As I sit with Nancy Mwirotsi in the lounge at my office, chatting about trust, technology, our community and what it takes to make a difference, she’s both bold and humble, unafraid to tell things as they are and reach for big dreams, but also ready to roll up her sleeves and do the things that need to be done to get where she -- and the kids she leads -- are going. It’s a powerful combination.
Nancy is the founder of Pi515, a group whose mission is “to challenge, inspire and teach technology skills to students with potential - empowering refugee and underserved youth to achieve success, garner influence and gain stability in their families and communities.” To date, Pi515 has helped over 40 kids from challenging situations find their calling and pursue higher education.
But she didn’t start out intending to teach technology to some of Iowa’s most vulnerable kids. In fact, she didn’t start out intending to work with technology or kids at all. Her story began, as it so often does, with trying to help one person.
Nancy had met a refugee woman who needed help. The woman had no job, no food, no clothes, and she and her two kids were sick. She had to find a job immediately, or she would lose her apartment as well. And there was nowhere to go if it didn’t work out here. As Nancy said, “They can’t go back. There is nothing to go back to. Everything they had has been taken.” So she stepped in, driving the woman to Perry repeatedly to beg for a job at a meat packing plant (the best job in the area that someone who didn’t speak the language could hope to get). She helped the woman and her children to get clothes. She took her to the store to buy food. And she helped her find a ride to her job every day. Things seemed to be improving. But then Nancy noticed something. The kids were alone a lot because their mother had a long commute on top of a full work day. They were skipping school and getting in trouble. Something had to be done.
But the pattern was larger than this one family. Nancy had noticed that in particular, girls were not being encouraged to pursue education. She knew that education was the key to unlocking a better future for these kids. But she had to capture their interest and get them engaged. So she started an after school program to keep them out of trouble. A dance class seemed like the right place to start.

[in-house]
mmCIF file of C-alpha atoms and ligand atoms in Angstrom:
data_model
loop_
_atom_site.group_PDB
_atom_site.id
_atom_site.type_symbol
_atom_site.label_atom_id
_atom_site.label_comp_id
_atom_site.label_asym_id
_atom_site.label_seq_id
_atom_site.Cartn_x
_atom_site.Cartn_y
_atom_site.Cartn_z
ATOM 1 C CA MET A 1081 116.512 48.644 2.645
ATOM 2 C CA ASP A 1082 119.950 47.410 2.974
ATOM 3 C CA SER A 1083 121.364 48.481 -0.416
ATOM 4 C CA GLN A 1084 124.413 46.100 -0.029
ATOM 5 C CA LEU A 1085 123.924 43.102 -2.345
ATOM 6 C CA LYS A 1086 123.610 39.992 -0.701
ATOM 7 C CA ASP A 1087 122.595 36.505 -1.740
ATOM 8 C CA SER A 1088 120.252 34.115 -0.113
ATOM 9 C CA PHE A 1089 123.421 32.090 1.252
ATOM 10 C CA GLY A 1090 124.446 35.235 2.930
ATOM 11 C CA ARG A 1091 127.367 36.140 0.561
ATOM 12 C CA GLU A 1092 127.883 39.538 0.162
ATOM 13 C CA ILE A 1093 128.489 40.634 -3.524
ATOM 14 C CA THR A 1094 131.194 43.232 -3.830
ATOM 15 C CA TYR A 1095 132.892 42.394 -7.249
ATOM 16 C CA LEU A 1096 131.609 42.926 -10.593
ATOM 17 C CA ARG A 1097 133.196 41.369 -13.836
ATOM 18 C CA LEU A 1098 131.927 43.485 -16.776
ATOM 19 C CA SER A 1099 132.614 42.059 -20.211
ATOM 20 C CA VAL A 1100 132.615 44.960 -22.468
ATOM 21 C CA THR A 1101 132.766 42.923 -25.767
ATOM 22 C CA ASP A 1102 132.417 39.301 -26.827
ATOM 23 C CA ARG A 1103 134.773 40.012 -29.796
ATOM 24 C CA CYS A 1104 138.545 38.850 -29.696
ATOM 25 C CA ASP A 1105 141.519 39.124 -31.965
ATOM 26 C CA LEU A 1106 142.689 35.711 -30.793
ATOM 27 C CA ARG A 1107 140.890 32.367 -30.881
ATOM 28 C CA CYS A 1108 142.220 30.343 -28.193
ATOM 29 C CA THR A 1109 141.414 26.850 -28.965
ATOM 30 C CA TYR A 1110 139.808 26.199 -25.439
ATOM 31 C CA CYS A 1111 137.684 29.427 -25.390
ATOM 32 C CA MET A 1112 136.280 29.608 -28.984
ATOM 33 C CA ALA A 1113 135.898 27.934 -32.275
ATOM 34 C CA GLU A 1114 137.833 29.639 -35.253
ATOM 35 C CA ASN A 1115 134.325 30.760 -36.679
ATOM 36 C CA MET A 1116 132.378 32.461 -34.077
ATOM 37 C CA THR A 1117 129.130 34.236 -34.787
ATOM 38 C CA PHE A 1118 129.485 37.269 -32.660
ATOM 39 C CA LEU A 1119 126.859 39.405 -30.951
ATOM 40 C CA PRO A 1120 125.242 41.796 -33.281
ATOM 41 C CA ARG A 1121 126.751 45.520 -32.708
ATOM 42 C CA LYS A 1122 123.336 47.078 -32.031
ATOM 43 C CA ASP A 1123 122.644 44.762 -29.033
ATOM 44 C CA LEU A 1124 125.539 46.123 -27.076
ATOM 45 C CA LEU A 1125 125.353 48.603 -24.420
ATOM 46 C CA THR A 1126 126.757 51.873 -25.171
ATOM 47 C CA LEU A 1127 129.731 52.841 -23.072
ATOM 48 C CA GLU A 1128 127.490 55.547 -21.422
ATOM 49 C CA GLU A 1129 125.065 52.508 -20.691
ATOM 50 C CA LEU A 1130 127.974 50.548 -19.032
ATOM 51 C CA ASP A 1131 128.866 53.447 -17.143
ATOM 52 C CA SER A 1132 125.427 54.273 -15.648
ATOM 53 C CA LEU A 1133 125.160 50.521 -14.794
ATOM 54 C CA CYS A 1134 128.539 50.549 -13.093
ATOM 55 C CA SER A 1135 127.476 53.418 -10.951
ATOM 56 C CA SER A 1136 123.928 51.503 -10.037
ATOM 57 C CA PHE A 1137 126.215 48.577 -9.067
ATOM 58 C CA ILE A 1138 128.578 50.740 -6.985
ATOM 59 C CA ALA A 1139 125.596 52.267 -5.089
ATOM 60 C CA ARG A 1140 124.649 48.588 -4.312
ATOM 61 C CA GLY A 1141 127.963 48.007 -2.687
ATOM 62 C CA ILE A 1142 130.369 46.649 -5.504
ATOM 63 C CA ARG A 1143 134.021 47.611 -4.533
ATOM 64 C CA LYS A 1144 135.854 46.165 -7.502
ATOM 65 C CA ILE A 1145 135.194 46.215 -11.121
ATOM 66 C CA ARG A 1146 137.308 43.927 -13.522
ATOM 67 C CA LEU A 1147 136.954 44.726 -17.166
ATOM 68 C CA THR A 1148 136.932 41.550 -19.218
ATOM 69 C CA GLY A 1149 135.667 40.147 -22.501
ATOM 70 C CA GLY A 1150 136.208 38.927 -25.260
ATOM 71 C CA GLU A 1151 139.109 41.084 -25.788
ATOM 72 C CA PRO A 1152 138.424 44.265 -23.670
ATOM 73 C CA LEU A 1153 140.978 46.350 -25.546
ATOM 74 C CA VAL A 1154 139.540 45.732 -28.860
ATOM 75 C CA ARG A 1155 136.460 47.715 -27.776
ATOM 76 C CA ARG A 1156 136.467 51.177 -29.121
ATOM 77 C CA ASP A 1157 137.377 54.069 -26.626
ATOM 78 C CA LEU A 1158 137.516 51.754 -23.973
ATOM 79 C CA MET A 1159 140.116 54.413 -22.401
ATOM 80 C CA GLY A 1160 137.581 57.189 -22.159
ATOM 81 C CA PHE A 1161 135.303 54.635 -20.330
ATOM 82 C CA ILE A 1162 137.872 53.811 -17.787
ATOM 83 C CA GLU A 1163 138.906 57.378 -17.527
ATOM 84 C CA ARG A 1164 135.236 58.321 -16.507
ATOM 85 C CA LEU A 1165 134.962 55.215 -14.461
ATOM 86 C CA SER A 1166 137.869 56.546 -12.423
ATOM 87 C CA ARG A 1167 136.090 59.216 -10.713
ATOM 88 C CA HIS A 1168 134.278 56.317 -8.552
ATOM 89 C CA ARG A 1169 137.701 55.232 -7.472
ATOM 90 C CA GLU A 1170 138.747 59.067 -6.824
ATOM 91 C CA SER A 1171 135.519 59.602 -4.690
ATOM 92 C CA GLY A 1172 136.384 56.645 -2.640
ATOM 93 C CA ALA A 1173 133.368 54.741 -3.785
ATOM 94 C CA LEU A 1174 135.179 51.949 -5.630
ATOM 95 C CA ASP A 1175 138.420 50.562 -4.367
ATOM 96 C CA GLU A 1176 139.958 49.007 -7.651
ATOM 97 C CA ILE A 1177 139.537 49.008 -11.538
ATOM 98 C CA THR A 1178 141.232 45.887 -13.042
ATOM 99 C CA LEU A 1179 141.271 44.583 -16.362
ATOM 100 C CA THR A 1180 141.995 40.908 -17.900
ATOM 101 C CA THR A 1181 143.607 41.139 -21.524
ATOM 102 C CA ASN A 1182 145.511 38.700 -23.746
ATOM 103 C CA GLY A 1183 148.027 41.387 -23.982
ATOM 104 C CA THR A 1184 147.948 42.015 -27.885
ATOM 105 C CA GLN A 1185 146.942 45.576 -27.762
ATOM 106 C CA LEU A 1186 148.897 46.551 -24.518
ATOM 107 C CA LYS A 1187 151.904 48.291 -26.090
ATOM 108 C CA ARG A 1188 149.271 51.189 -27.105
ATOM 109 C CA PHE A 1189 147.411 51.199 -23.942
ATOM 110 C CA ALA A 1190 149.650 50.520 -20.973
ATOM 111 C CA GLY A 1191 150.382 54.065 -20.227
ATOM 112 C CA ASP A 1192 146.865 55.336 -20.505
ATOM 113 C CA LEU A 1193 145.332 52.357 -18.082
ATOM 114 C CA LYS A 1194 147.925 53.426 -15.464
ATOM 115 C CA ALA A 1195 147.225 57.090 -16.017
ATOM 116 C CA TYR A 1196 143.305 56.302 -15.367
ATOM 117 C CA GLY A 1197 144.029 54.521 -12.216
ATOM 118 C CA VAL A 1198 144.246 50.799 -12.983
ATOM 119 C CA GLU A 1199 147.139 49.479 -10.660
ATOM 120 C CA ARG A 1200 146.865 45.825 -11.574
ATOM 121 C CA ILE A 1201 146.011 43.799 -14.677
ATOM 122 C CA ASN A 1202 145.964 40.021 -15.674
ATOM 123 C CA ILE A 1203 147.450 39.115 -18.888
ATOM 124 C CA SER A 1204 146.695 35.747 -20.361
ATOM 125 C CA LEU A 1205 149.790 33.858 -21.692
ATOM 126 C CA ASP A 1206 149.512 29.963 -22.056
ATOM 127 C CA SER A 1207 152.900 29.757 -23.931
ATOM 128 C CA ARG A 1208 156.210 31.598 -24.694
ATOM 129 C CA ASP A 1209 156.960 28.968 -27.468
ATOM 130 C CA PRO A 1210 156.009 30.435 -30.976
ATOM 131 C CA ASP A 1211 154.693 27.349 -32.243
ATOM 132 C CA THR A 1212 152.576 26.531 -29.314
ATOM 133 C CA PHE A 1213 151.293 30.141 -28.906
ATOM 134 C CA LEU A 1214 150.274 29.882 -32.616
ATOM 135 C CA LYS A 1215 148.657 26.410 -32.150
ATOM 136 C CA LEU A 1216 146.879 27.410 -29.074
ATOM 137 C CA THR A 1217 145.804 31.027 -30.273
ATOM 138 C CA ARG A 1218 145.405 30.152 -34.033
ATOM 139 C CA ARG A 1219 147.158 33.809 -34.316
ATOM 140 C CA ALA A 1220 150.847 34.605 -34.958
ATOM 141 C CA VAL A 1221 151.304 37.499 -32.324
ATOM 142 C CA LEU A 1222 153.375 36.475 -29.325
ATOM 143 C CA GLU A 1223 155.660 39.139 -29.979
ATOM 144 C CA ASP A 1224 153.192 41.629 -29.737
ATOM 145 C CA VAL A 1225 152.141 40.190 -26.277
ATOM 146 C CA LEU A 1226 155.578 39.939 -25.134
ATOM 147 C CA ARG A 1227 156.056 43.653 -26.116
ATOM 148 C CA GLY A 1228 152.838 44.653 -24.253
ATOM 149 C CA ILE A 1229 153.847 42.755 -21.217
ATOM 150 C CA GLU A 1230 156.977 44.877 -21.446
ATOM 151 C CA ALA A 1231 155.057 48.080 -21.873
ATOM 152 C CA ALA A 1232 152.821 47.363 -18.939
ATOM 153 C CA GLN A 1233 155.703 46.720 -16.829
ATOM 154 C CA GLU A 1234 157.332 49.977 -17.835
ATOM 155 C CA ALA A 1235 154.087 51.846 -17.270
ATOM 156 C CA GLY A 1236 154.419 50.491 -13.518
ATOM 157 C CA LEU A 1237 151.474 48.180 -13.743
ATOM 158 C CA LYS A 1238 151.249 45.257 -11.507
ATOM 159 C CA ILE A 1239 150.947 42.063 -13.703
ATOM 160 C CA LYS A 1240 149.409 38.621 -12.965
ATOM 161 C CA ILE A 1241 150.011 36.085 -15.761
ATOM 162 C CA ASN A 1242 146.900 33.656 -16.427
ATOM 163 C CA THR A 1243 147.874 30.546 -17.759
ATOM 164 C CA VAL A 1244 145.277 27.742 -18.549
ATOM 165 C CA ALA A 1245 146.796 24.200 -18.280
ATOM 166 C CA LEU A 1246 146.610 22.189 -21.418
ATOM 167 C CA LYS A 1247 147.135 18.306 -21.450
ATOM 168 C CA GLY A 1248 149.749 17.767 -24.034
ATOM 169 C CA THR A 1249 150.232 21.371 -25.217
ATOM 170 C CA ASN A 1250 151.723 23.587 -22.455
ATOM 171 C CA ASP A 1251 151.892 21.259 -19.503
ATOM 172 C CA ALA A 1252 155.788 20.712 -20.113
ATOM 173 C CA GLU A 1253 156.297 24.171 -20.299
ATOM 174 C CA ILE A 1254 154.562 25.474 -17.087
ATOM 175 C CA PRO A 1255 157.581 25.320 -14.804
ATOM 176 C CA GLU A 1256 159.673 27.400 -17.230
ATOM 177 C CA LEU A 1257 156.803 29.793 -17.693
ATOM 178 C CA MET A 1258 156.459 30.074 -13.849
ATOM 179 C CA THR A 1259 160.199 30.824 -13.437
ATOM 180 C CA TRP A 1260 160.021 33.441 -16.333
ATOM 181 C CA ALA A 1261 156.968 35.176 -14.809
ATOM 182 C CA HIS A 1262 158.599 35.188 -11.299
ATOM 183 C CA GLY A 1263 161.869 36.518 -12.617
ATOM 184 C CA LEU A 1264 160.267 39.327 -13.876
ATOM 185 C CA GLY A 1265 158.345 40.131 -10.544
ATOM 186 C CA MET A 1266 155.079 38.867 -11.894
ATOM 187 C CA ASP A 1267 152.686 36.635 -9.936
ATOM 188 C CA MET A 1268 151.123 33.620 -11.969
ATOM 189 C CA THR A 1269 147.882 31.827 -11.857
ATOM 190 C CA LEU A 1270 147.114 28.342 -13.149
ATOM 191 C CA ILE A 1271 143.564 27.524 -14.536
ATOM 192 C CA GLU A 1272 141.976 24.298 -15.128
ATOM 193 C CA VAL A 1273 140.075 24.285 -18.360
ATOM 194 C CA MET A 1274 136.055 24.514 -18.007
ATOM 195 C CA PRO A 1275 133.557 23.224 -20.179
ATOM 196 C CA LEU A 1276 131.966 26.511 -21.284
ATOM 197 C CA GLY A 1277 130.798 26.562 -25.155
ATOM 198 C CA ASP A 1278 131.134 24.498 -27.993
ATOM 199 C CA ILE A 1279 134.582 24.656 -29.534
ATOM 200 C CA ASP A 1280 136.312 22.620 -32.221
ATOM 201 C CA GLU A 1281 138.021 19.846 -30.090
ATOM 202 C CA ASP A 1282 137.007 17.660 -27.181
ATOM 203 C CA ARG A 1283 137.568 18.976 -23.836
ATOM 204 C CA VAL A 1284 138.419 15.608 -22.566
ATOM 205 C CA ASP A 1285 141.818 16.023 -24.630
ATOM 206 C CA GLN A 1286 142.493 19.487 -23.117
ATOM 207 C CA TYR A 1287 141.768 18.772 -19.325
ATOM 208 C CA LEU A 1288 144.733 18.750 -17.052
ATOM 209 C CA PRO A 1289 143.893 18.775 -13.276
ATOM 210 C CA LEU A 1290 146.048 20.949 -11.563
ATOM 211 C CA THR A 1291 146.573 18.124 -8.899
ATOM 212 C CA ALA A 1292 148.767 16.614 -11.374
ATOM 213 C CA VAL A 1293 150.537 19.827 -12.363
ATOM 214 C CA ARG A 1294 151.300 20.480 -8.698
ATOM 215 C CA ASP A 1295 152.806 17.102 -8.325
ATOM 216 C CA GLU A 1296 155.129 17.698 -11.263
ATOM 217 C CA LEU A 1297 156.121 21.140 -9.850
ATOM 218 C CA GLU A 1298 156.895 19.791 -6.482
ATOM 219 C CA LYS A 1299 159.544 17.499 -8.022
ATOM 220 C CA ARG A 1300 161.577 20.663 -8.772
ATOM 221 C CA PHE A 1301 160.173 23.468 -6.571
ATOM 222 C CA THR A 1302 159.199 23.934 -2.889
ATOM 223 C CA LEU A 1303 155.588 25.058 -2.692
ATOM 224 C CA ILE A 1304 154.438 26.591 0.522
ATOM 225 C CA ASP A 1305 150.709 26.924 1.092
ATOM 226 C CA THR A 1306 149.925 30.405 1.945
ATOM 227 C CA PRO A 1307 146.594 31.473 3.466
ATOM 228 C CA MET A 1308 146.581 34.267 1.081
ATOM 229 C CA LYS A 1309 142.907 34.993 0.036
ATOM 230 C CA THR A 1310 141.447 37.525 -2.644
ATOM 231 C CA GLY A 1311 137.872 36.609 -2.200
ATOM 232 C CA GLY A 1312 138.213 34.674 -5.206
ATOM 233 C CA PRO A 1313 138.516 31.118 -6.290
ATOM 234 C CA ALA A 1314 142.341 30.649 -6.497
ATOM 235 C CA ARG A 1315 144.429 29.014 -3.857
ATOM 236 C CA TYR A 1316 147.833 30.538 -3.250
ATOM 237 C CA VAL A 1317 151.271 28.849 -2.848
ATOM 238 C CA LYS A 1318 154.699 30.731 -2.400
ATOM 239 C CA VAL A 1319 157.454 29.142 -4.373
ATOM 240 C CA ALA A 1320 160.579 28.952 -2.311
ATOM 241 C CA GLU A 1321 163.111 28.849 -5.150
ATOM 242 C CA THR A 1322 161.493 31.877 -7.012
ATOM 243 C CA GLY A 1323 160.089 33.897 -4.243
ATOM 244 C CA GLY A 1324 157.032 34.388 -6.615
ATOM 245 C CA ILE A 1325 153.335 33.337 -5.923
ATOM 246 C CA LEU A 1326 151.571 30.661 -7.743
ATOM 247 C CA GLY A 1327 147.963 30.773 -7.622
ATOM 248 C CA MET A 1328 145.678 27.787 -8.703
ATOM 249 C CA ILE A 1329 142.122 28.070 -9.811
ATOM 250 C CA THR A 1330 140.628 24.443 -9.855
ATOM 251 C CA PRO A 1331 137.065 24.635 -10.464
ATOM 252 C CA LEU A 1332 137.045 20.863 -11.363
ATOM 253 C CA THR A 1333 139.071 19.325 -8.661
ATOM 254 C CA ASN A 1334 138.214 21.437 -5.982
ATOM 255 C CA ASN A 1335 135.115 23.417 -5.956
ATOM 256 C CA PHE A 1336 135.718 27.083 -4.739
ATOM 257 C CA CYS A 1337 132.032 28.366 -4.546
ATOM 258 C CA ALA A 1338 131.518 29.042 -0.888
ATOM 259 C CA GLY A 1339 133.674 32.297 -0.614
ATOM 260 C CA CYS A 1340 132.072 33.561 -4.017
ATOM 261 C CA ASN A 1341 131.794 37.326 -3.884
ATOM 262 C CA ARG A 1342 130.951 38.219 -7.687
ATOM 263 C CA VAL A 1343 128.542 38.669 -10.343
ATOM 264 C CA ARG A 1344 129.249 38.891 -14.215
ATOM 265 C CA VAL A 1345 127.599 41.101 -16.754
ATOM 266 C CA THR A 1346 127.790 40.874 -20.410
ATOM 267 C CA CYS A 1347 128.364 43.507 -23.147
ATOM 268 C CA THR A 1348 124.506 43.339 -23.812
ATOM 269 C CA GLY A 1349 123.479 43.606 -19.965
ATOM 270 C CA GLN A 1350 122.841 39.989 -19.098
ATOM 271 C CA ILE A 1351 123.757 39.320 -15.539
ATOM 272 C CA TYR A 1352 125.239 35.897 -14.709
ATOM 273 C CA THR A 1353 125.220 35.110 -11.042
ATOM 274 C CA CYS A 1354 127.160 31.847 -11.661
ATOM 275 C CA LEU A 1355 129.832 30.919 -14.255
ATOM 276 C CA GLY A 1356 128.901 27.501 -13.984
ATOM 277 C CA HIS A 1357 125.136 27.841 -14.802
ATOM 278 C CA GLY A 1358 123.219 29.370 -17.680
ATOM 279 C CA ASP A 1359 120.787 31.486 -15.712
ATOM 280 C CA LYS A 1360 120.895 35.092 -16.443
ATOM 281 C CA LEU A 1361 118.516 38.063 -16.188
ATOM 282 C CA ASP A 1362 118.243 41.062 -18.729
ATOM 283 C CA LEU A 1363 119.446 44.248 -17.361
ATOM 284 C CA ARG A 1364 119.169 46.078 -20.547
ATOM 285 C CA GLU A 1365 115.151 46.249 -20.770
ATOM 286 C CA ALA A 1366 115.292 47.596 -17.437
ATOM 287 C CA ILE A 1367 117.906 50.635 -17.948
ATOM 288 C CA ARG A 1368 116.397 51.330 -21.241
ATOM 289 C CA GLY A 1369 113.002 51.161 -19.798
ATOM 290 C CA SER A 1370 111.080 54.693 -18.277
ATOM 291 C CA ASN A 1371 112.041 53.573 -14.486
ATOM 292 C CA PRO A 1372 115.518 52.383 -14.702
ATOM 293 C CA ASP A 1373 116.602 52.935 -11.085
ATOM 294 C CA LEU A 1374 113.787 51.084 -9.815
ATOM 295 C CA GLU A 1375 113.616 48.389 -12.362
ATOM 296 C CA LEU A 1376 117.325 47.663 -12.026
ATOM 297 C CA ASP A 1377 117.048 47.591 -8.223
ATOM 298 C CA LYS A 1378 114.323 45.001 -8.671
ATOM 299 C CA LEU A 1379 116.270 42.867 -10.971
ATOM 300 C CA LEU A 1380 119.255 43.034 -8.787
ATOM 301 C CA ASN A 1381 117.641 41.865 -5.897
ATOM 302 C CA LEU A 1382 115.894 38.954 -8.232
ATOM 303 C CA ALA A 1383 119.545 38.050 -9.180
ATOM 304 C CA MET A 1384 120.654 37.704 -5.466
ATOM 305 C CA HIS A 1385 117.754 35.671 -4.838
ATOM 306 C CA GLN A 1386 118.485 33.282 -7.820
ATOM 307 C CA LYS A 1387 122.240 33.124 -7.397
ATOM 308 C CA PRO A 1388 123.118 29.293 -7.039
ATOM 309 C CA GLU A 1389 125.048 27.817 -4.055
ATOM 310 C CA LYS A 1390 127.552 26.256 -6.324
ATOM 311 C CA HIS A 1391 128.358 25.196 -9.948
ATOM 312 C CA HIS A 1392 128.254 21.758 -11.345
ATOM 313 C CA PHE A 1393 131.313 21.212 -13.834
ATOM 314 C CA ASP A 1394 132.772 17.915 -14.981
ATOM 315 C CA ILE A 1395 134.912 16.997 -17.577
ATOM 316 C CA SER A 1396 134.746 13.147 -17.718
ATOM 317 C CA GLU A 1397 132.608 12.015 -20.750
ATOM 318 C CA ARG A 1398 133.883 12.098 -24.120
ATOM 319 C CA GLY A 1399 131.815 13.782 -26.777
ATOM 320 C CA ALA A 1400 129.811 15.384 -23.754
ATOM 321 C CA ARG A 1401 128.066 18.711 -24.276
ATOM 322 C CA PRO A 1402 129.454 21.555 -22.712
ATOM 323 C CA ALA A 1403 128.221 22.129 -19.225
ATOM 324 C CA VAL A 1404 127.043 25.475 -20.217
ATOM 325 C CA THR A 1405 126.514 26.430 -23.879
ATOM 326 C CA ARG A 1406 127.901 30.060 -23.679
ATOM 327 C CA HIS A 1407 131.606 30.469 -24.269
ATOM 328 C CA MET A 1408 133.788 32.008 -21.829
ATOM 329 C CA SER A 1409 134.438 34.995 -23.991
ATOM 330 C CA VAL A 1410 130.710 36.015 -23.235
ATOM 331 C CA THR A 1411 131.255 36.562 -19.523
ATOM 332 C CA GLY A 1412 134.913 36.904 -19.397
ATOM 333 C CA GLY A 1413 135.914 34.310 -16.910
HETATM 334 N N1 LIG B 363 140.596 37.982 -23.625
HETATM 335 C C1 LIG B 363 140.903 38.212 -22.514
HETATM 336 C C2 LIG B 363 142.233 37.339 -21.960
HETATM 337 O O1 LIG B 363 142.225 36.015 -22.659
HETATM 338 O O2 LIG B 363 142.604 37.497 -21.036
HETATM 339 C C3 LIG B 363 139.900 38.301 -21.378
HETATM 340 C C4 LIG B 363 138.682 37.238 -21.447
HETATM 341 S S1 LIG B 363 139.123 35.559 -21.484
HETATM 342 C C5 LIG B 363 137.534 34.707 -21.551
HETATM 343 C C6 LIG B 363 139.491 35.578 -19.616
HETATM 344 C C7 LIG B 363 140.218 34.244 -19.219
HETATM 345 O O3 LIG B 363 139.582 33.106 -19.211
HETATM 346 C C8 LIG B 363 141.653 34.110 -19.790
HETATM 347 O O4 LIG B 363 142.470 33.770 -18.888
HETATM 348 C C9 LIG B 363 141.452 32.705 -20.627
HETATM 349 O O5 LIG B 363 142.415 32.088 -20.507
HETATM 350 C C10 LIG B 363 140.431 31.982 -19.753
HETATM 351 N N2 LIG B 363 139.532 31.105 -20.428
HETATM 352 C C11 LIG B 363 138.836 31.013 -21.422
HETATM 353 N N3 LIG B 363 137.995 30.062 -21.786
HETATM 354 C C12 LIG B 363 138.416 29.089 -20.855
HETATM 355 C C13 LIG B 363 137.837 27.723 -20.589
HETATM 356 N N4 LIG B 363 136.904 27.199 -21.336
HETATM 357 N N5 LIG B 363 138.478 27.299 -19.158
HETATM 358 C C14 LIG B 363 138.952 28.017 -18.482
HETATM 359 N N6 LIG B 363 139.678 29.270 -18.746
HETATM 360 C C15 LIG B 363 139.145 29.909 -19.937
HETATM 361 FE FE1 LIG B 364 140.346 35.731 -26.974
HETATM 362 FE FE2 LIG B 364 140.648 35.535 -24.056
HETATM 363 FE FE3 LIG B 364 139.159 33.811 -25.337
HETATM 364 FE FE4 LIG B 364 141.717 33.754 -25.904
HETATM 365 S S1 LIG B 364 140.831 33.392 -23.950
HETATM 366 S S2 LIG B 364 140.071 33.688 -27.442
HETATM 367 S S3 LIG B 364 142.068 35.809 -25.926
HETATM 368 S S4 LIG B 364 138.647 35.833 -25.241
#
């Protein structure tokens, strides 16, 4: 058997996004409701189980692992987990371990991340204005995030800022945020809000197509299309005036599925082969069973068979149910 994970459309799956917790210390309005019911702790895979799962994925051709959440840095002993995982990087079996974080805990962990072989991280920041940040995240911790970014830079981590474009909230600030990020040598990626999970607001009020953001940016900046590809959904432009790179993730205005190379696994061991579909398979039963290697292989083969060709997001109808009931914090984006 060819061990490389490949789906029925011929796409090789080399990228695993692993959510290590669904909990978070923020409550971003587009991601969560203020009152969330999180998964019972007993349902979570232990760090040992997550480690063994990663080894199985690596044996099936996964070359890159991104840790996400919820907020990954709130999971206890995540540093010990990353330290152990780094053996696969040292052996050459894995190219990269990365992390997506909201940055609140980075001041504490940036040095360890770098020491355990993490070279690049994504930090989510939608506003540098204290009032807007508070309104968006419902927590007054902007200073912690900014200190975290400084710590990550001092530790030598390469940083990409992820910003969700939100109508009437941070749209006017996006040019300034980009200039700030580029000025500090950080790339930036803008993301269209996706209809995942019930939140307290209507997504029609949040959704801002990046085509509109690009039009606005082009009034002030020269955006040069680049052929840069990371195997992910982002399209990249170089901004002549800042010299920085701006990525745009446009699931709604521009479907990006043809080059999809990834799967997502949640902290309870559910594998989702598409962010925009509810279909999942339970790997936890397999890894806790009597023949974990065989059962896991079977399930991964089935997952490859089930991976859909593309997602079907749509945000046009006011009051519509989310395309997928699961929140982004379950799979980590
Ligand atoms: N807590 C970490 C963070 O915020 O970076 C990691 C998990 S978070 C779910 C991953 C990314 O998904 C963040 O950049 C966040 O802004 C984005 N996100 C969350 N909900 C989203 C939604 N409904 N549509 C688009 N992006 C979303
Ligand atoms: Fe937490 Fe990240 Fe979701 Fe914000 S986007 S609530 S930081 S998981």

Nancy laughs remembering. “The first class, I had four girls. And man, they were rude. We’re not doing this, we’re not doing that. We don’t like it. By the next class, we clicked.” Eventually she had 20+ kids attending. It was starting to work.
And yet, Nancy suspected there was more to be done. One day she was talking to a successful childhood friend who had made a name for herself in IT. She had even created an app that was being used by the United Nations. “She made it sound so simple,” Nancy says with a wry grin. I said, “We have to do a coding class.”
Since then, Pi515 has refined its programs with offerings for high school as well as middle-school students. The middle school students are taught by high school students, who are paid for their time so they get to experience the thrill of achievement and earning. They also provide a positive example for the middle school students. Nancy says “A kid cannot be who they don’t see.” But it can be difficult to find the one perfect mentor for each child. “I tell the kids, you don’t have to get it all from one person. You can take a piece from this person and piece from that person.”
This is important, because the kids Nancy works with are some of the most at-risk kids in our communities. It’s not always easy, but she knows that’s what makes the difference -- to help those who might not otherwise have a clear path forward. “Some people say I should only serve certain kids. I say, ‘No, I take all kids.’ There’s a reason why we’re in the hardest schools. We’ve had cases where we are in class and literally there are 3 cops out there -- in a middle school.” In short, Pi515 goes where it’s needed most, because breaking the cycle of debt and poverty helps those kids, their families, and the entire community.
When asked how she’s able to make a difference for kids who have so many challenges, she says simply, “The relationship. “Every kid has a story. As adults we sometimes want to tell them everything. I just listen.” Making a child feel heard (and seen) can have a powerful impact. Nancy tells a story about how touched the girls in her long-ago dance class were to receive a gift of deodorant and perfume splashes. “It made them feel special.”
That feeling of being seen can light a spark inside of a child. That spark can be the thing that helps them to reach for more. The kids themselves still have to do the work. But people who care can help give them a boost. As Nancy says, “What is the impact? “Tomorrow, does what you did even help one person? Did you create those sparks that will propel them into the future?”
Watch Nancy Mwirotsi for long, and you will see sparks fly.
Want to learn more about Pi515 or help with a donation? Visit their website at https://www.pursuitofinnovation.org/